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Why Are Our Leaders Surprised About Unemployment

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I was reading about one city where a great steel plant was retrofitted, and instead of requiring 3,000 workers at the site, they needed something like 1,200. In the following year the city's unemployment rate went way up.

The cities newspaper writers, opinion leaders and politicians couldn't for the life of them figure out why unemployment was rising in their city.

Of course if they ever admitted that we can produce just as much with far less people.. the citizenry would demand a more equitable way of sharing the production.. and those with jobs would demand a more equitable share of the leisure time.

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I was reading about one city where a great steel plant was retrofitted, and instead of requiring 3,000 workers at the site, they needed something like 1,200. In the following year the city's unemployment rate went way up.

The cities newspaper writers, opinion leaders and politicians couldn't for the life of them figure out why unemployment was rising in their city.

Of course if they ever admitted that we can produce just as much with far less people.. the citizenry would demand a more equitable way of sharing the production.. and those with jobs would demand a more equitable share of the leisure time.

The top earners in our society are doing better than ever. I suspect that if we're ever to get full employment again, we'll have to go back to the days of "Upstairs, downstairs" ie a lot more domestic staff. We've already seen a rise in domestic cleaners, nannys etc. Perhaps the government could make it tax advantageous to hire staff eg if you hire a gardener for more than a couple of hours per week at your domestic abode, you get tax relief.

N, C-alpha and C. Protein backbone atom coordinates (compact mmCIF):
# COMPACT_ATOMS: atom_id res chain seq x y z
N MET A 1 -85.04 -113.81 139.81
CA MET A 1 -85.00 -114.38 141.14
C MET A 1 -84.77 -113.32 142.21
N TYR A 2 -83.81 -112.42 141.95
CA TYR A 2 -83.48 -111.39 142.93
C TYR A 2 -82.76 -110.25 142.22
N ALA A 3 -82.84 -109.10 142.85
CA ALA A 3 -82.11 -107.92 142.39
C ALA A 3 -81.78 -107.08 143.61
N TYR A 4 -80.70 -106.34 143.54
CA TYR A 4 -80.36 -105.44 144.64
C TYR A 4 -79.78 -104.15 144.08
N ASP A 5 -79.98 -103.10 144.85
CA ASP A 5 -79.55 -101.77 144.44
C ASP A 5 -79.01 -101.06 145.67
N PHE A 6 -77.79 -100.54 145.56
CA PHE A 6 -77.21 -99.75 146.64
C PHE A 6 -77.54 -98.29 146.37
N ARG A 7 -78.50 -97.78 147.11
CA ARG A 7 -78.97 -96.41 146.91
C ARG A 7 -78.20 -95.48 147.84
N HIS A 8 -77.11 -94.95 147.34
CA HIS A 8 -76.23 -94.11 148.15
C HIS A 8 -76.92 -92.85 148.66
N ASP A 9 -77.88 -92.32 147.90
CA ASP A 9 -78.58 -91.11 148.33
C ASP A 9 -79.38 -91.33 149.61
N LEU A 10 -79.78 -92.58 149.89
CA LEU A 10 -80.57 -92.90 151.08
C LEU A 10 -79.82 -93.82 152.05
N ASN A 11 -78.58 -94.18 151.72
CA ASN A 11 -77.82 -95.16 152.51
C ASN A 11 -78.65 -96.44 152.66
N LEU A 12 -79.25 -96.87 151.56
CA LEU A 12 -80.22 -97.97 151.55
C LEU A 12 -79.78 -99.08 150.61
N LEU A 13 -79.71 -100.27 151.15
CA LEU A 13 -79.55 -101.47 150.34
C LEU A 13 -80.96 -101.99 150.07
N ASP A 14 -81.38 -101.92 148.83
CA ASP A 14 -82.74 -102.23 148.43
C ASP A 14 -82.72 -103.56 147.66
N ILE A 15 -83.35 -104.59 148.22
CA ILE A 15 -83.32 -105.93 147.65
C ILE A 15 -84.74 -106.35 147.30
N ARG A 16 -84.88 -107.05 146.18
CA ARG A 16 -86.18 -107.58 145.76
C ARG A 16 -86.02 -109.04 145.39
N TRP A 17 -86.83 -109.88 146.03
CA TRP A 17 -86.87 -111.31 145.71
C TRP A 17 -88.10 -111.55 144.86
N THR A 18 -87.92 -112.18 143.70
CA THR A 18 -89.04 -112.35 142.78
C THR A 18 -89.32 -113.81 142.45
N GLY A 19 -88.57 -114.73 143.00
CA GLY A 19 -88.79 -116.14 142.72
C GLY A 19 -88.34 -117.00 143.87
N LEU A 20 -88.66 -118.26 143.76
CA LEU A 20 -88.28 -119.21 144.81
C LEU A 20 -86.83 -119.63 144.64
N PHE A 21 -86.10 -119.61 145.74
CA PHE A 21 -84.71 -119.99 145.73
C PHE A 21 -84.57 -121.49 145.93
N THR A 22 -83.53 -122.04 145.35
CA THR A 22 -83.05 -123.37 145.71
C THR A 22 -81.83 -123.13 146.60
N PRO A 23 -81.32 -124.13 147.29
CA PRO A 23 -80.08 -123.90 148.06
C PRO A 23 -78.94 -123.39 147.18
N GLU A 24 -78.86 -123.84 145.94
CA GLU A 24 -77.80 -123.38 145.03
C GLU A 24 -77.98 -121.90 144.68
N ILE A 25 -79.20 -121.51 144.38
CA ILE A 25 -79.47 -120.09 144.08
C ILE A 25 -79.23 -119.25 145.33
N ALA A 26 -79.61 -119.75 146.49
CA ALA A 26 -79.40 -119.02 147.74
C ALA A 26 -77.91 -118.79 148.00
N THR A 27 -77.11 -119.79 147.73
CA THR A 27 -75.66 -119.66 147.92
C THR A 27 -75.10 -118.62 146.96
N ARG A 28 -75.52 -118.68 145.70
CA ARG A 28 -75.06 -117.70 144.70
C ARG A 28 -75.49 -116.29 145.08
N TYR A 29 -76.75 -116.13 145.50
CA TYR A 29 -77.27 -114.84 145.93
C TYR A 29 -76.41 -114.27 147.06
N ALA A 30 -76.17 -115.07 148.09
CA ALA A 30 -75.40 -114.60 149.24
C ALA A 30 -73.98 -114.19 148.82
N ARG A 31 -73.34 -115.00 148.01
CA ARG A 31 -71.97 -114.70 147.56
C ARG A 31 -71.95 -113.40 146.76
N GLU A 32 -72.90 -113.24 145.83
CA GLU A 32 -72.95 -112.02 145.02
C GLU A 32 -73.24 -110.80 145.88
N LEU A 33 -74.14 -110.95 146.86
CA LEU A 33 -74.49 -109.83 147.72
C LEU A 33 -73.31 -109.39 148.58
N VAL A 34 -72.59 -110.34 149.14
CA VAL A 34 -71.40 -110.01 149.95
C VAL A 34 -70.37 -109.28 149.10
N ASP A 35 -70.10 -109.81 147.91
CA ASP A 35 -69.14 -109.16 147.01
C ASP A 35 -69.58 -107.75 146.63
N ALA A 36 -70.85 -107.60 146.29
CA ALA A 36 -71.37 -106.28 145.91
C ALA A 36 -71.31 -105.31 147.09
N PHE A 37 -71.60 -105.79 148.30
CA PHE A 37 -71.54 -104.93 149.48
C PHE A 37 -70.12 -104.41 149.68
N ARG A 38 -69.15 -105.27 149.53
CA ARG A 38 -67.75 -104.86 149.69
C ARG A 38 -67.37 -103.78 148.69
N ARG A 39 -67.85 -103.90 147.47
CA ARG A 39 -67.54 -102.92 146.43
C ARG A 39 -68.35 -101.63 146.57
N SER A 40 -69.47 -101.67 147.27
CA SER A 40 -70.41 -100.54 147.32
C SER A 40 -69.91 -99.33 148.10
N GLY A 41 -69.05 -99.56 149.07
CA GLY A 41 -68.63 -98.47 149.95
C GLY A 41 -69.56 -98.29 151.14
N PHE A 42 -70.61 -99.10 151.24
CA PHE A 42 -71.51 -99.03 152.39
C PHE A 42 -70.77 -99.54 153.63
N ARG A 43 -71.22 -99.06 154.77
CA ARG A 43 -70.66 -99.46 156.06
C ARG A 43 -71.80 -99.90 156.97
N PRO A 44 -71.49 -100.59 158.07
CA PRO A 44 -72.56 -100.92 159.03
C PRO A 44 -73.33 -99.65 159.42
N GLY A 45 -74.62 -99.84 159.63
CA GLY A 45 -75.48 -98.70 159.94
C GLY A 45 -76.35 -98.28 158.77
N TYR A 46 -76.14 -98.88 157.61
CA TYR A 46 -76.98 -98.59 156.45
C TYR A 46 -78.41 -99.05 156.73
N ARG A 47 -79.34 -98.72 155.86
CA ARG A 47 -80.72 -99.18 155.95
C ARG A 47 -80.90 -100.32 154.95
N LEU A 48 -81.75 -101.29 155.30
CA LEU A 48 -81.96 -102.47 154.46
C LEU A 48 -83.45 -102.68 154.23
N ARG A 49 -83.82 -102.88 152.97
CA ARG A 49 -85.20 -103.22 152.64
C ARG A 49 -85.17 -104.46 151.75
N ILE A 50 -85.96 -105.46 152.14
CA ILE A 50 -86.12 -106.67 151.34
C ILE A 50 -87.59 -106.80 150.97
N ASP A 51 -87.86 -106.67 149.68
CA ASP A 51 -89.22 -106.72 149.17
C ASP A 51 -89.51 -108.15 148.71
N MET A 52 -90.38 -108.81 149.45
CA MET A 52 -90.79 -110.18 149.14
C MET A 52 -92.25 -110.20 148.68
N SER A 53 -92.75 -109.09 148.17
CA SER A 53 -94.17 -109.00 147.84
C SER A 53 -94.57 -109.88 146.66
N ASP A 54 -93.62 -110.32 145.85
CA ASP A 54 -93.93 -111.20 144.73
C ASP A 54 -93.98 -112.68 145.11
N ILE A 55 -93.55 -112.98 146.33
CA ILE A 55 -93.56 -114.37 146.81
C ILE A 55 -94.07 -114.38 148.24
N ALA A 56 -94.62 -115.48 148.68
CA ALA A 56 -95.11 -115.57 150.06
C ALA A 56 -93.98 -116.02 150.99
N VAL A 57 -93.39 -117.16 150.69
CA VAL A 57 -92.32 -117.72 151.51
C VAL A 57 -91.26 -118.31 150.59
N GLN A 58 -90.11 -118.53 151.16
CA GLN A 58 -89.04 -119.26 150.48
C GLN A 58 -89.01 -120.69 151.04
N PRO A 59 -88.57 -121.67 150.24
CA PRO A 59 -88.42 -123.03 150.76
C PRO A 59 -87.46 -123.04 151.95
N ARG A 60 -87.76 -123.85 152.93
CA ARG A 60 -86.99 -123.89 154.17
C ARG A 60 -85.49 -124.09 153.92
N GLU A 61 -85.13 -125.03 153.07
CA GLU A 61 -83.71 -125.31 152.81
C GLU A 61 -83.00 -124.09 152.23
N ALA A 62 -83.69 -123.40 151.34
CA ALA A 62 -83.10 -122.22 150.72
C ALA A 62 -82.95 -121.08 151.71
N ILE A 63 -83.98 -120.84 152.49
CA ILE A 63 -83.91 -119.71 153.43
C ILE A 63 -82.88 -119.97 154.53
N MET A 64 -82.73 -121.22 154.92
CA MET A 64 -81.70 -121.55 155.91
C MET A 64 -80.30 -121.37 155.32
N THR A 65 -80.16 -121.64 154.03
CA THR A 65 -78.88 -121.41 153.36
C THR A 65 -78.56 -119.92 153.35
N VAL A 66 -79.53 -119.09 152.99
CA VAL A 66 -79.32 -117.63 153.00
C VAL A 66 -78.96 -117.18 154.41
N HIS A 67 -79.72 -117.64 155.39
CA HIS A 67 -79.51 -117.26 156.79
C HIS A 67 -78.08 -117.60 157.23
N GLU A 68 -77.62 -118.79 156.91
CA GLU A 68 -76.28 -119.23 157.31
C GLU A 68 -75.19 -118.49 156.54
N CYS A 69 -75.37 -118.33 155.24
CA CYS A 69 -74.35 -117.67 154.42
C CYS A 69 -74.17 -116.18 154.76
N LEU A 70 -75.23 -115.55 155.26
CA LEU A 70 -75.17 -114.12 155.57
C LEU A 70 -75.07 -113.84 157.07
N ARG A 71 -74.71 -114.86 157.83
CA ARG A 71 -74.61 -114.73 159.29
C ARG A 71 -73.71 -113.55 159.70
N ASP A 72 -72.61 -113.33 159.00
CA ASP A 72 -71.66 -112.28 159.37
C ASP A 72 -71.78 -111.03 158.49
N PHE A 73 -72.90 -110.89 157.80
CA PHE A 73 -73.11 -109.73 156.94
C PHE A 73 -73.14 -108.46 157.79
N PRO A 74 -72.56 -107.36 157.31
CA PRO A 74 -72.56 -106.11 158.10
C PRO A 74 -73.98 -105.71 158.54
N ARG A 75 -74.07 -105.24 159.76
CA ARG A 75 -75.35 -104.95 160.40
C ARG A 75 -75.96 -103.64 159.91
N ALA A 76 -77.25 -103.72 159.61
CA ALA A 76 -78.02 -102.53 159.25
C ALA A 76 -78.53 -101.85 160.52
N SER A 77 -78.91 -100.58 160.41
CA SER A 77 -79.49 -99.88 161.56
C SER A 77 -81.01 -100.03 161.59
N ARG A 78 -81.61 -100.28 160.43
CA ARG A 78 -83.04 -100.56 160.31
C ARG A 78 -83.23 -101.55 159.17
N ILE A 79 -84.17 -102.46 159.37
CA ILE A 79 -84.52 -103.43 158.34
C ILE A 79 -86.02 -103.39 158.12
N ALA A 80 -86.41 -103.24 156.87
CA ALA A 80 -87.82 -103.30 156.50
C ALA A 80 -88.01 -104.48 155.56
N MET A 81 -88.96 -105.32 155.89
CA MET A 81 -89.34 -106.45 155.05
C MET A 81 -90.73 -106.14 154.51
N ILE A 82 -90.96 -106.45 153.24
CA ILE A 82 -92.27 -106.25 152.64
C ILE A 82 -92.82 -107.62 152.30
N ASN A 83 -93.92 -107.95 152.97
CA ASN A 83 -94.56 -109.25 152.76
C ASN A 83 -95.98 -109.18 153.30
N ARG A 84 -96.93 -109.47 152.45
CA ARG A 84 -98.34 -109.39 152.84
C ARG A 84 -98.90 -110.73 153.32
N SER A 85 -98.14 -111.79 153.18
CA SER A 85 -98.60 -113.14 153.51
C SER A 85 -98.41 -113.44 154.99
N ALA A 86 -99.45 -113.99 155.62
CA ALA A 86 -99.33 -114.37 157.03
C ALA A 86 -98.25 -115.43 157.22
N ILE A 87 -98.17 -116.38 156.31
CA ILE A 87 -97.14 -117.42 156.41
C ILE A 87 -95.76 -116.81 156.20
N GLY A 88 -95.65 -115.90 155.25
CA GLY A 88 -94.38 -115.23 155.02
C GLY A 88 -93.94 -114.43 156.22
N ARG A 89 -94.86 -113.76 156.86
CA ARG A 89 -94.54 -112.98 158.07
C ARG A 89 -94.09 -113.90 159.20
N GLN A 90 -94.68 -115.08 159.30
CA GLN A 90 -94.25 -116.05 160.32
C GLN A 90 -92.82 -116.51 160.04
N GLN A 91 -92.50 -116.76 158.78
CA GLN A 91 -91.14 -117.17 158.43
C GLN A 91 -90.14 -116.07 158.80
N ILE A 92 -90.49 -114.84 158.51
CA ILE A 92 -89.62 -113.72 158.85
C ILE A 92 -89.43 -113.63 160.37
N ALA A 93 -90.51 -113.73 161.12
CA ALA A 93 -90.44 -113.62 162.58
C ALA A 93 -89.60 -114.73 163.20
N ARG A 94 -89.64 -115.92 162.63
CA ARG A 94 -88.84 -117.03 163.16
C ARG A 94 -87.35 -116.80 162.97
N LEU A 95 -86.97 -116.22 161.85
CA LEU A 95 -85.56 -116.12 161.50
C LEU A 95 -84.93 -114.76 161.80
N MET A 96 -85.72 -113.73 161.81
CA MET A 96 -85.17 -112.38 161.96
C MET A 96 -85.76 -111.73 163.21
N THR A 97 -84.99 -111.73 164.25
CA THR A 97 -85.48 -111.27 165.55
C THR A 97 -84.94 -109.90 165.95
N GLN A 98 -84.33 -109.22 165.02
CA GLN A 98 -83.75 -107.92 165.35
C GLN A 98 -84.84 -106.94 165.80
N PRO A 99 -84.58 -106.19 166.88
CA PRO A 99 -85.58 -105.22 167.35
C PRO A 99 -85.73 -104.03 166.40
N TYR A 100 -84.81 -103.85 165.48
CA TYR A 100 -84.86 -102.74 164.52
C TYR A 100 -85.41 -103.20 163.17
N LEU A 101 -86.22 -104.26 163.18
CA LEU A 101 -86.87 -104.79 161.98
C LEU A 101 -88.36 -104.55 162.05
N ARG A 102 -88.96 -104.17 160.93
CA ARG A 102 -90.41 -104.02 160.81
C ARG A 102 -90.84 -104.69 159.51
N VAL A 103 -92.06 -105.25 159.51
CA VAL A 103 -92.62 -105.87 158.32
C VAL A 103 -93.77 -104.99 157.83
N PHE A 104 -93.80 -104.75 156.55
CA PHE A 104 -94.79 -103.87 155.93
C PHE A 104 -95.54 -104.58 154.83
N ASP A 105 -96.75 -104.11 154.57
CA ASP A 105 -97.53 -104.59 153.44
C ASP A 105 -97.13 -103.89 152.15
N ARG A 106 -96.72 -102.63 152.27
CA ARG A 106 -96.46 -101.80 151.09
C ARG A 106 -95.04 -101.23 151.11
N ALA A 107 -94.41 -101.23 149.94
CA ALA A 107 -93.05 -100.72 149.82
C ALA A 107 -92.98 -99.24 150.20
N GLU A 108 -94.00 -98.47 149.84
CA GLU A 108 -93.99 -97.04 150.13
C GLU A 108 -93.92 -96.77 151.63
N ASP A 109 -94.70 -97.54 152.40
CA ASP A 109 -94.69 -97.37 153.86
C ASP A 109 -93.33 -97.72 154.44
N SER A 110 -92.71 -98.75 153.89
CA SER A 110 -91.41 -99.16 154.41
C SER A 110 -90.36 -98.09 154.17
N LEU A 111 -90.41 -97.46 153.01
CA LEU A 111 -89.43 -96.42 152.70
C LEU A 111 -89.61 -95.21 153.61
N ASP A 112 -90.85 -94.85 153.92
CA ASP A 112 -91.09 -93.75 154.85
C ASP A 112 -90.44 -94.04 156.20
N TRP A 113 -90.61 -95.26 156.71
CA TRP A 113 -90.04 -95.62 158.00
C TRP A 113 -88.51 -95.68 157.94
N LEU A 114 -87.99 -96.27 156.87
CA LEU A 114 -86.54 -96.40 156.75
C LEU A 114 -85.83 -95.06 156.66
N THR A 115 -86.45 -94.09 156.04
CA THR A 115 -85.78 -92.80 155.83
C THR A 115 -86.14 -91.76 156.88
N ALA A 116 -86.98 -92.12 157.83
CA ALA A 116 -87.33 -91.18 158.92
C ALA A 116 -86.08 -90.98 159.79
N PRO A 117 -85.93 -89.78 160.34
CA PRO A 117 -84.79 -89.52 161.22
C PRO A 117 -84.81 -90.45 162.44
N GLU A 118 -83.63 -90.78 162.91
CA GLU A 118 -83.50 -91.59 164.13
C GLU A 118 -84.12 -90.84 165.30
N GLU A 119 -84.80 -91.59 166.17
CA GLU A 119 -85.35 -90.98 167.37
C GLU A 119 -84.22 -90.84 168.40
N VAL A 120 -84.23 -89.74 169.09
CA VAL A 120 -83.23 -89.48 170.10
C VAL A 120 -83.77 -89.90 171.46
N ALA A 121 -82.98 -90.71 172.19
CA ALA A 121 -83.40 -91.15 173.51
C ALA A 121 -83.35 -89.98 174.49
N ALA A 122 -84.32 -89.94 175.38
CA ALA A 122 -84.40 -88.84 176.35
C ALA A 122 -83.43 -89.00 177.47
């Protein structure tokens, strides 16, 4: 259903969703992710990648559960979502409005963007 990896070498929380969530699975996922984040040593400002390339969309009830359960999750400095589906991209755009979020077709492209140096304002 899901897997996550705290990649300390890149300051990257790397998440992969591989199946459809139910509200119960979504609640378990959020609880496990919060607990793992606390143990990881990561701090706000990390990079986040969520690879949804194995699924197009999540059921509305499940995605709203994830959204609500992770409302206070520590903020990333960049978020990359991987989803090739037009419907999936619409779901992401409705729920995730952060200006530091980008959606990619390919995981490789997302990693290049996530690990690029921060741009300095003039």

I'm wondering also if rickshaws (already in central London) may become regular sights in our towns and cities.

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The top earners in our society are doing better than ever. I suspect that if we're ever to get full employment again, we'll have to go back to the days of "Upstairs, downstairs" ie a lot more domestic staff. We've already seen a rise in domestic cleaners, nannys etc. Perhaps the government could make it tax advantageous to hire staff eg if you hire a gardener for more than a couple of hours per week at your domestic abode, you get tax relief.

I'm wondering also if rickshaws (already in central London) may become regular sights in our towns and cities.

You've got a good point, I was talking to some business friends about how the economy has changed from one mainly intent on providing goods and services to the mass market of middle class people.. to one which mainly caters to the wealthy.

For example car detailing is a pretty good business right now. Rich people will spend £200 pounds to get their car looking great. For a specialist physician, lawyer, successful businessman, banker thats not a lot of money.

Perhaps the best businesses of the last decade were ones like plumbing, electrical, roofing and so on that catered to rich people. Those rich people are willing to spend huge money getting what they want for their home. And those are real good jobs. I've noted how these trades in construction are perhaps the last bastion of good paying jobs for average people.

We don't yet have machinery that can put a new roof on a house. About the best thing we have is new roofing materials that last much, much longer than before.

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why are they surprised?

Because nobody saw it coming and it was unexpected. I read it every day in the news.

It must therefore be true.

In a stagnant market, investment means keeping up with the joneses and buying market share for growth, which means a better product, or a cheaper one, and a cheaper one means less costs on the factory floor and a better one means losers in the competitors factory floor.

or if globalists have their way, they export both better and cheaper to China, and wonder why we cant compete.

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They are not surprised they just do not want to admit the truth , it is better for them to blame the unemployed and talk sh-t rather than admit the working week has not been cut for 30 years, many people do unpaid overtime and jobs have been destroyed in this country by outsourcing , computers and technology.

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Given that most people want to get richer instead of have more leisure time, you have your answer.